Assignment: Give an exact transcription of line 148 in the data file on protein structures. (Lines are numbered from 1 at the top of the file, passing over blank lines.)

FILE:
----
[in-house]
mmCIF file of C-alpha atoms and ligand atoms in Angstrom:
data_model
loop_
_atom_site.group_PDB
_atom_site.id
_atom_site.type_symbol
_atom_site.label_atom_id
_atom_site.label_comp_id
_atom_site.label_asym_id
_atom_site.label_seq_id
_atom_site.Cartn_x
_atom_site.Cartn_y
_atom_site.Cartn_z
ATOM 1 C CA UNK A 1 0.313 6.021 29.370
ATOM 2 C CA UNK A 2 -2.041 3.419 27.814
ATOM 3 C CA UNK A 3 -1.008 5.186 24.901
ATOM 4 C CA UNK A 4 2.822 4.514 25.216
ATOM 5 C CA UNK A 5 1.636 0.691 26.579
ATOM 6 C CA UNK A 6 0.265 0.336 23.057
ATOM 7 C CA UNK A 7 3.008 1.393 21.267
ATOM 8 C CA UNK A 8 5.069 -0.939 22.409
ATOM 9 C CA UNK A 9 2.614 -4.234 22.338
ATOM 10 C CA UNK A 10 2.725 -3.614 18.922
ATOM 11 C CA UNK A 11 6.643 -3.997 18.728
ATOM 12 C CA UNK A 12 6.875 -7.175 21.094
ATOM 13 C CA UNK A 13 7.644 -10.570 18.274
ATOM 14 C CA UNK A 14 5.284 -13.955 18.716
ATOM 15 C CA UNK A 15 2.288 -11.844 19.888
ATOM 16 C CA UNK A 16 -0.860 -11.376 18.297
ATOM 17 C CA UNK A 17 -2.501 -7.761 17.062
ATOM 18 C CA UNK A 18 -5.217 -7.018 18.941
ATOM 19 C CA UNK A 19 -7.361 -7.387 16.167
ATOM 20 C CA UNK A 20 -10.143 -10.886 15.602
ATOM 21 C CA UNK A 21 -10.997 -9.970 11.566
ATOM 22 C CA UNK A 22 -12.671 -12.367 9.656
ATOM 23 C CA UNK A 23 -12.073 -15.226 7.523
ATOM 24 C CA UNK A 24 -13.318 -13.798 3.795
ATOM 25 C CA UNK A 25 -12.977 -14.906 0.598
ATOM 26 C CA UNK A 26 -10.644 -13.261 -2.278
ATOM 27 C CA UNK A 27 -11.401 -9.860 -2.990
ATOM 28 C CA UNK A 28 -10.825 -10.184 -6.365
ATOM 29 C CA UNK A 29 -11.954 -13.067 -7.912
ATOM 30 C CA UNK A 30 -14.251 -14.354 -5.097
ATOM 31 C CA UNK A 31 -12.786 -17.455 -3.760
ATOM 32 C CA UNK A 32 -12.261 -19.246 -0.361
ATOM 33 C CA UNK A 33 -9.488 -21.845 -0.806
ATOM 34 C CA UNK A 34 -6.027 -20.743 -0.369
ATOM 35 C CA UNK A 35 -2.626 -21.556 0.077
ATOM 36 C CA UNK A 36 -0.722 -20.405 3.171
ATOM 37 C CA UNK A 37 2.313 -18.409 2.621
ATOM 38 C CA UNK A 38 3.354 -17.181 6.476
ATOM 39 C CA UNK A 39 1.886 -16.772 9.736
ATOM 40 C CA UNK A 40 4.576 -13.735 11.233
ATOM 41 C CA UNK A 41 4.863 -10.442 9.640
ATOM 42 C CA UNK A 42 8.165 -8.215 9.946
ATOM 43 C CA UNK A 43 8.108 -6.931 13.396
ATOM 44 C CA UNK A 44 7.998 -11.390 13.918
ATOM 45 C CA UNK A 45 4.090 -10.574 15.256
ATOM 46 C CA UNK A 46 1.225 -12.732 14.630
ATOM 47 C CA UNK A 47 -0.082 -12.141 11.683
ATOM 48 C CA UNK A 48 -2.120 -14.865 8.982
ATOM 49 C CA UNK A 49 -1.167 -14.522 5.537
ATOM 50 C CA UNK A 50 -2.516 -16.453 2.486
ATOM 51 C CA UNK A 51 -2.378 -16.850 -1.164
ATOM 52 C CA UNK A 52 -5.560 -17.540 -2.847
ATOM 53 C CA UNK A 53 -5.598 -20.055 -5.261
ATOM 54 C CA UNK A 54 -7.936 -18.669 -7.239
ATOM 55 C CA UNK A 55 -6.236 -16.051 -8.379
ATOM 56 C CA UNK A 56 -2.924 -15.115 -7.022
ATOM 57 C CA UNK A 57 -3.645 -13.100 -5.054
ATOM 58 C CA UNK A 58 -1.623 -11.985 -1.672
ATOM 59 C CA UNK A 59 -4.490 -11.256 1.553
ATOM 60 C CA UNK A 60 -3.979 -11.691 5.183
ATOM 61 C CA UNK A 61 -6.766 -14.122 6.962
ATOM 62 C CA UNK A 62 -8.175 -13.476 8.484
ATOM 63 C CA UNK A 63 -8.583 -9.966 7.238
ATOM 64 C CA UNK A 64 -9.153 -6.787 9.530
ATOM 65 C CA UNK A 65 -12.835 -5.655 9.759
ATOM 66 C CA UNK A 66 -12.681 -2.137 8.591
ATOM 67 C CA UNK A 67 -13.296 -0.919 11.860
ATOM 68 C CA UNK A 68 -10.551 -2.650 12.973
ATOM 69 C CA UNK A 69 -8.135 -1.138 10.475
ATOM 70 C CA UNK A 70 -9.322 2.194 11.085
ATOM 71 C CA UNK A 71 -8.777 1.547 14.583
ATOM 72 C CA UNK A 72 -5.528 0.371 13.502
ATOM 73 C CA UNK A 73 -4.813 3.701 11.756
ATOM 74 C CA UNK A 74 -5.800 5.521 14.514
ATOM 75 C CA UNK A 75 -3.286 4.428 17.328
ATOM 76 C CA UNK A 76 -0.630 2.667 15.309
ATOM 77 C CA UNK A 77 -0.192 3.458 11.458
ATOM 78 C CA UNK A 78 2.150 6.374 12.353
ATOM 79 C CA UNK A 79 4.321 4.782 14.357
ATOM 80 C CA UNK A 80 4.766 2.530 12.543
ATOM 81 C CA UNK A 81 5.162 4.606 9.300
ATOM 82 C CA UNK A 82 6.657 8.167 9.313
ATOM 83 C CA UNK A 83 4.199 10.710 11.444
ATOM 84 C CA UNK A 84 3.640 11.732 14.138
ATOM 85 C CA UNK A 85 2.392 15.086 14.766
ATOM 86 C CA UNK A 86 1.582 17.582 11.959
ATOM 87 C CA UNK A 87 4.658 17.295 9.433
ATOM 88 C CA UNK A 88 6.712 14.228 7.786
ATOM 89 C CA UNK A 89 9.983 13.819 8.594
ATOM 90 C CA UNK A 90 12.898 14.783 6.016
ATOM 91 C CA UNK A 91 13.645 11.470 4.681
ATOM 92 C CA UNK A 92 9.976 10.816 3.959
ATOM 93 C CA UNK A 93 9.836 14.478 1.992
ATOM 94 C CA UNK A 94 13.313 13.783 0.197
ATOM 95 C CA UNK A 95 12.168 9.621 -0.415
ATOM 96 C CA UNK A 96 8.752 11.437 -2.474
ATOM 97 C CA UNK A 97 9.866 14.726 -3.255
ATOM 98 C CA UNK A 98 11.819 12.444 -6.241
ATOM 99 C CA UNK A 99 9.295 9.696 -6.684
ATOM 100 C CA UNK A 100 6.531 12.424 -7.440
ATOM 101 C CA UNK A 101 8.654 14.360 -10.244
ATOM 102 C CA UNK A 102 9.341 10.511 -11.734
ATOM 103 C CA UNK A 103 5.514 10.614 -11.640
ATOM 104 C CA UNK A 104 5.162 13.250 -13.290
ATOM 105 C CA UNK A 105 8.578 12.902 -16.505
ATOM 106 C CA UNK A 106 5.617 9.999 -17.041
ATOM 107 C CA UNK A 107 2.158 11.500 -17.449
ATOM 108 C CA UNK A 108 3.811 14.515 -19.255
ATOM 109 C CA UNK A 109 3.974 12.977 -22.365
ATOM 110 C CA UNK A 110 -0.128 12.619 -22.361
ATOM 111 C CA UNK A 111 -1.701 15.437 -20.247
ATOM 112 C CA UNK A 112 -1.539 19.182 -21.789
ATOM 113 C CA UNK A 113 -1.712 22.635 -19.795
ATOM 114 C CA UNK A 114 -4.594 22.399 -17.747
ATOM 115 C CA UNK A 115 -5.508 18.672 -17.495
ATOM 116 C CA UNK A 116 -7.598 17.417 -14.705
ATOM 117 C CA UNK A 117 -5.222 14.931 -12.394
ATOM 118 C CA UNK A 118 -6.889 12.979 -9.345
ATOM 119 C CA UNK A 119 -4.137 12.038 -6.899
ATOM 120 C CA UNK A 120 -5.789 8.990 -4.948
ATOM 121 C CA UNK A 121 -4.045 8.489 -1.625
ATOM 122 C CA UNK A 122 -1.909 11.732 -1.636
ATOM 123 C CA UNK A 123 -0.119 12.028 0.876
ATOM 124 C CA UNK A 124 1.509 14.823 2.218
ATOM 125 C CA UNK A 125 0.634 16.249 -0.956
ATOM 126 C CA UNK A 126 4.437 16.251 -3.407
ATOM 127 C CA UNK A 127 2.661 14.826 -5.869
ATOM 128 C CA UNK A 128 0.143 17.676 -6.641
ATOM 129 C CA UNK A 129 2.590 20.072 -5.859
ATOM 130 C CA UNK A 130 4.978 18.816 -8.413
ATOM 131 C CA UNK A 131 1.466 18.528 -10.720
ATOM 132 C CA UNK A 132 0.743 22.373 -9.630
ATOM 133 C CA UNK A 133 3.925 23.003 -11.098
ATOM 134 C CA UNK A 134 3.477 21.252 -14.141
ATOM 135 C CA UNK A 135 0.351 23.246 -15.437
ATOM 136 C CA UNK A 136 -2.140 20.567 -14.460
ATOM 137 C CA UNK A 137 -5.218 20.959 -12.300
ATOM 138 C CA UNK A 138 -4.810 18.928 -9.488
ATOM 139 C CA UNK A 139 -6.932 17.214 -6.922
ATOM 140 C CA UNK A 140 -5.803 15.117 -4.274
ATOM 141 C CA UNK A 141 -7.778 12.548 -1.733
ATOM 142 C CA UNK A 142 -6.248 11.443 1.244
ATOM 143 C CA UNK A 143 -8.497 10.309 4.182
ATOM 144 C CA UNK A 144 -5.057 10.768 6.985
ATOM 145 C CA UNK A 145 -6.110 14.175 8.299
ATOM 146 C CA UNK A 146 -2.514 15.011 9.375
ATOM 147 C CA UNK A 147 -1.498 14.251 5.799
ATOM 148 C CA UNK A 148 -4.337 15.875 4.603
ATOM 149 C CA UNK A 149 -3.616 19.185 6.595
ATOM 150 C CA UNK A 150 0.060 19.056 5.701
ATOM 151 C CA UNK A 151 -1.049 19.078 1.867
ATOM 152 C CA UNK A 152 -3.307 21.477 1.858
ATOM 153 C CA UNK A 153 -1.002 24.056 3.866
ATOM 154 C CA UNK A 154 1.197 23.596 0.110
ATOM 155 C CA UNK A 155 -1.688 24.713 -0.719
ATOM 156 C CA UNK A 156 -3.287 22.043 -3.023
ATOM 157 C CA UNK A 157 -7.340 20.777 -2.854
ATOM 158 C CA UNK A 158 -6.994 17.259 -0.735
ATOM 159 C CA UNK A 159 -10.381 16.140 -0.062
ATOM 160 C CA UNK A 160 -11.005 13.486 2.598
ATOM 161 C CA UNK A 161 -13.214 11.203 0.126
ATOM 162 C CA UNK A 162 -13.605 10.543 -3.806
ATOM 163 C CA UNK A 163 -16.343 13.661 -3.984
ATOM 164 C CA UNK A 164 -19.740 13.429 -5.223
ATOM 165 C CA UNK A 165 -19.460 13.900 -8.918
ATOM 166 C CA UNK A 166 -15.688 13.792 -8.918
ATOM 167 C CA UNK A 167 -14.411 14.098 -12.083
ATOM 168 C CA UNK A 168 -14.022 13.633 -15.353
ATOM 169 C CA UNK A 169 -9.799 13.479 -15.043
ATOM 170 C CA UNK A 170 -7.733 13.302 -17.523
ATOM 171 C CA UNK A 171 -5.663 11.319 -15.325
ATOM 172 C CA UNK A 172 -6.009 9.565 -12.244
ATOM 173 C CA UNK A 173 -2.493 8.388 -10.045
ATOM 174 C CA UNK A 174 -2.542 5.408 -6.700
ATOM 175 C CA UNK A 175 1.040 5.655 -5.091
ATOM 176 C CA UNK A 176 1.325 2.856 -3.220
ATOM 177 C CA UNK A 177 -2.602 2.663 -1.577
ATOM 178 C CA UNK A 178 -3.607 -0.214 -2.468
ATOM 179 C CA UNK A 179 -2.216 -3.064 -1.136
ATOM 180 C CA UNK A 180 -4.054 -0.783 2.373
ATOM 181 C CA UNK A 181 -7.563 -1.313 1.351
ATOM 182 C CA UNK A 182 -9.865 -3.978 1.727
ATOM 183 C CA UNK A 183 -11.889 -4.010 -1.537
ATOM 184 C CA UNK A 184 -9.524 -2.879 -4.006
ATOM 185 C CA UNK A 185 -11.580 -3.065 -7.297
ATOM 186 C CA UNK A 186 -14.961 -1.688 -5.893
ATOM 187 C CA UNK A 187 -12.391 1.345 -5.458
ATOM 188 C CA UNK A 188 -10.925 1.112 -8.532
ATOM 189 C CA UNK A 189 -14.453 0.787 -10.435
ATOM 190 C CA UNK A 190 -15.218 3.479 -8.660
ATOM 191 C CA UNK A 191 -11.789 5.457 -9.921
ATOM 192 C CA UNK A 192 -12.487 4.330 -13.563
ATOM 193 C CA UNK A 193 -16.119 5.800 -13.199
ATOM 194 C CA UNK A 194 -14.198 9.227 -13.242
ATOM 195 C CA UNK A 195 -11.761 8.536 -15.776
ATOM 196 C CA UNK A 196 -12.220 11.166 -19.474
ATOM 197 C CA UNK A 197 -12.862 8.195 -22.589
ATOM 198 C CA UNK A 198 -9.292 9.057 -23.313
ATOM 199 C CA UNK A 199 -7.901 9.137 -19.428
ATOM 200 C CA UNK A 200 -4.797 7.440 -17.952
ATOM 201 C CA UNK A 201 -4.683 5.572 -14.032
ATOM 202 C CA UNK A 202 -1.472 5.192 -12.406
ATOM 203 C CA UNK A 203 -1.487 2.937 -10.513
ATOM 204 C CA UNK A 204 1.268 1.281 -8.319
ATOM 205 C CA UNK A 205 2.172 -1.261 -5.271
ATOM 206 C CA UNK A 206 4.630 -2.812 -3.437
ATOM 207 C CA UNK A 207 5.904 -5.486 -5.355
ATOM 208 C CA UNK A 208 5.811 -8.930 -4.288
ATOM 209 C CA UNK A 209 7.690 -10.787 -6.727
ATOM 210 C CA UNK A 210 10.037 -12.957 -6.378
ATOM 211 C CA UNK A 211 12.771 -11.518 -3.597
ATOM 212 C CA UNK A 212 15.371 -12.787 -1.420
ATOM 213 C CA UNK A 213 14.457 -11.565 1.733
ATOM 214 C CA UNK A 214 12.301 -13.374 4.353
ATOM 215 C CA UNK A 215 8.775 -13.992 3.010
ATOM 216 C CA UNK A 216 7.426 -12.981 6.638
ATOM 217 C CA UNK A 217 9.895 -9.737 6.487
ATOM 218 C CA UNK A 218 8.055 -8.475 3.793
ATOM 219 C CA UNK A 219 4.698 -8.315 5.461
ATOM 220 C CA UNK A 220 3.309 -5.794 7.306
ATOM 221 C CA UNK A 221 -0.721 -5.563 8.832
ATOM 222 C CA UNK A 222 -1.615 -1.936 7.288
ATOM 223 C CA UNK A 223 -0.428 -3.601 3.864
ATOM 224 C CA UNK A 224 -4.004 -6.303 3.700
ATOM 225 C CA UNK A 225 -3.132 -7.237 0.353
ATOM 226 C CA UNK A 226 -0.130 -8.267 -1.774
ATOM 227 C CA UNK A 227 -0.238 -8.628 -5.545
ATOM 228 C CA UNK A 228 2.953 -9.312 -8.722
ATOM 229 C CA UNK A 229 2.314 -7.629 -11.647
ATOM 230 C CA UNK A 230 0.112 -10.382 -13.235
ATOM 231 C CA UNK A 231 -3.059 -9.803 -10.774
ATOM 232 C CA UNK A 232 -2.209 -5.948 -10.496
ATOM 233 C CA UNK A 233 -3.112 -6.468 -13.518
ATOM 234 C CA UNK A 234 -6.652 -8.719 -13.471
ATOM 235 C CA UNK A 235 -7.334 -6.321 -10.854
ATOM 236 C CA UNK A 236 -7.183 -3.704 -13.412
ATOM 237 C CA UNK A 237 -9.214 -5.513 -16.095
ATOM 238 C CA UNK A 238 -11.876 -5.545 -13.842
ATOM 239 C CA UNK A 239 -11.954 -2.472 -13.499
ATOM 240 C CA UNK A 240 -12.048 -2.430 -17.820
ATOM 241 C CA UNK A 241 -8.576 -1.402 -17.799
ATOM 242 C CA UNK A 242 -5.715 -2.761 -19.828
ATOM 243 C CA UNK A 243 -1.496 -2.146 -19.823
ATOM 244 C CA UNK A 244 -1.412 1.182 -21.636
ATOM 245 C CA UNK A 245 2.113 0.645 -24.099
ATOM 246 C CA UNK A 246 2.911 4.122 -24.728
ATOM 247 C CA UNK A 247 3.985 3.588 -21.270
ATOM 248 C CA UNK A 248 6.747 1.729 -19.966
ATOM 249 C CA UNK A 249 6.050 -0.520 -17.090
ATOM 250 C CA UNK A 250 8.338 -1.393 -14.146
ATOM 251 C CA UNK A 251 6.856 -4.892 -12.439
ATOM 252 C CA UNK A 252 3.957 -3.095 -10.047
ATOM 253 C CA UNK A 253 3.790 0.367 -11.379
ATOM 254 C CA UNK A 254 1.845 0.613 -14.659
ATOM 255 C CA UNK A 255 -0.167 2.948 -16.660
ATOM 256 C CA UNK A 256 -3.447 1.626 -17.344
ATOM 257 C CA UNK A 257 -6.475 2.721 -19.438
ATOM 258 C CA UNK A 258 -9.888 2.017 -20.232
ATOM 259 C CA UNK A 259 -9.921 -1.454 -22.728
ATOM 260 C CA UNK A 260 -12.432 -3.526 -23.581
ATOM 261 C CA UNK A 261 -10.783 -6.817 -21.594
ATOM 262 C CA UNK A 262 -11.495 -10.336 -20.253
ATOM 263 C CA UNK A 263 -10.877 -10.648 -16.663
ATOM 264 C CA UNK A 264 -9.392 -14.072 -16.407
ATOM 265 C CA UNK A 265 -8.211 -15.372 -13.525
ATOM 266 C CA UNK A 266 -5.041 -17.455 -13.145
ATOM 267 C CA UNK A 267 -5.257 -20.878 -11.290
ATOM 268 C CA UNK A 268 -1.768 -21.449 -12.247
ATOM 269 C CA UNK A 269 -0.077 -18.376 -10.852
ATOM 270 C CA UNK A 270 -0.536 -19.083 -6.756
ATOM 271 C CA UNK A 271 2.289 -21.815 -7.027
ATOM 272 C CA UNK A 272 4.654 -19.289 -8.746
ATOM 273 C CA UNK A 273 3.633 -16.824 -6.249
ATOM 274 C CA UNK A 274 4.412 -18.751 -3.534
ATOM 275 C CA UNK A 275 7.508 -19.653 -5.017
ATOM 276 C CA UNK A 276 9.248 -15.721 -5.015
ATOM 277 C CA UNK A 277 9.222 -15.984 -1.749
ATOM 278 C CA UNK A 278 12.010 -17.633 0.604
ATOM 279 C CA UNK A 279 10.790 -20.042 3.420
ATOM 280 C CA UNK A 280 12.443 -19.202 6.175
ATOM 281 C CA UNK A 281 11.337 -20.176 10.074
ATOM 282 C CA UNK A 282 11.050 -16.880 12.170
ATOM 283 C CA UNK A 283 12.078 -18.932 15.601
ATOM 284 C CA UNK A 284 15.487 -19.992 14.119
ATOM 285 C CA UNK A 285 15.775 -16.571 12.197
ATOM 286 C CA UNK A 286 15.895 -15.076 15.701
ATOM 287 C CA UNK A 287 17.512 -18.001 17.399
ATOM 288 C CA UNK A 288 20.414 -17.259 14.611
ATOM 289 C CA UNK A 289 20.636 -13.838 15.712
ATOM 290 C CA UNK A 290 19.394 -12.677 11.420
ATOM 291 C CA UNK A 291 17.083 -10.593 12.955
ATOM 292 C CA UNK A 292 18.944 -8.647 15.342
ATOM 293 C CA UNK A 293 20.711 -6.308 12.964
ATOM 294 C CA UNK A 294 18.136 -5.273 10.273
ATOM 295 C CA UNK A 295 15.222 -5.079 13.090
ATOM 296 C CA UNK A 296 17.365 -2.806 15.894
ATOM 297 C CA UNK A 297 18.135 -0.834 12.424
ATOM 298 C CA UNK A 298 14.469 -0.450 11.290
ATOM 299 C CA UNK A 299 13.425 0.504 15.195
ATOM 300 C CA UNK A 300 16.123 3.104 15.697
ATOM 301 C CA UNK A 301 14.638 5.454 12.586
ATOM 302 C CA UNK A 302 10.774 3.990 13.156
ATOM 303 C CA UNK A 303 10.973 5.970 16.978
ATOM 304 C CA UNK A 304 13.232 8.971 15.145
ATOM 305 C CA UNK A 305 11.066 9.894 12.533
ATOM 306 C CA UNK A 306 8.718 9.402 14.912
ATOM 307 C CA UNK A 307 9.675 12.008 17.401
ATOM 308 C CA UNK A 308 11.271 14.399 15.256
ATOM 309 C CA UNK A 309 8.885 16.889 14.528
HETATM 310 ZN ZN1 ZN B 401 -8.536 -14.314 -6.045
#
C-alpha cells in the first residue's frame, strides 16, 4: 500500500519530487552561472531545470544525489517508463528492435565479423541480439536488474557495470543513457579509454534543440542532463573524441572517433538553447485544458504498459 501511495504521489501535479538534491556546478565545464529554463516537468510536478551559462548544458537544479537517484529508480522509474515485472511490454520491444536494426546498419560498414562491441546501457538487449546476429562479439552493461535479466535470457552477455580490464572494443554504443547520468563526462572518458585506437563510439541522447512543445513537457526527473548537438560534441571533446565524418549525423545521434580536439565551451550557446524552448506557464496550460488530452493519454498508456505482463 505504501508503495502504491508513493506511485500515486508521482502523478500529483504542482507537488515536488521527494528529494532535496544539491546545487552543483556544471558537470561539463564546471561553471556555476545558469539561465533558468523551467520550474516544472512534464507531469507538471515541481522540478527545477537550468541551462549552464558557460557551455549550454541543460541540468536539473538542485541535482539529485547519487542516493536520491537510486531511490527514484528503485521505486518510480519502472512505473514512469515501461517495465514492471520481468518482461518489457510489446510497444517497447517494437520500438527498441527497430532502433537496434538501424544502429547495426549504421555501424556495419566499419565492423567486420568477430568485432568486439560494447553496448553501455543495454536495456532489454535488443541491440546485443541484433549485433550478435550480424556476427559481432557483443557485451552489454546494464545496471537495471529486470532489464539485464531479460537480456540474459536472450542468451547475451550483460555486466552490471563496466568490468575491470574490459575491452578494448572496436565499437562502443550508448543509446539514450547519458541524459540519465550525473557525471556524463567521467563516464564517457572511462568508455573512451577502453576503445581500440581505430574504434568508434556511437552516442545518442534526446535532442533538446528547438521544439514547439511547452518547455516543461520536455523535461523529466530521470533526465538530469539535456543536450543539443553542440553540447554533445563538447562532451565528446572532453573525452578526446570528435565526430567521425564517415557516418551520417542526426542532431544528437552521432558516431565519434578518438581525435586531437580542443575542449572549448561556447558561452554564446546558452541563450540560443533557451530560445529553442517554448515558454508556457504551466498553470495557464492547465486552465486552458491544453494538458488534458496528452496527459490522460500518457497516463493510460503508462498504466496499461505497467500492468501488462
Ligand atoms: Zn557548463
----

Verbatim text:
ATOM 134 C CA UNK A 134 3.477 21.252 -14.141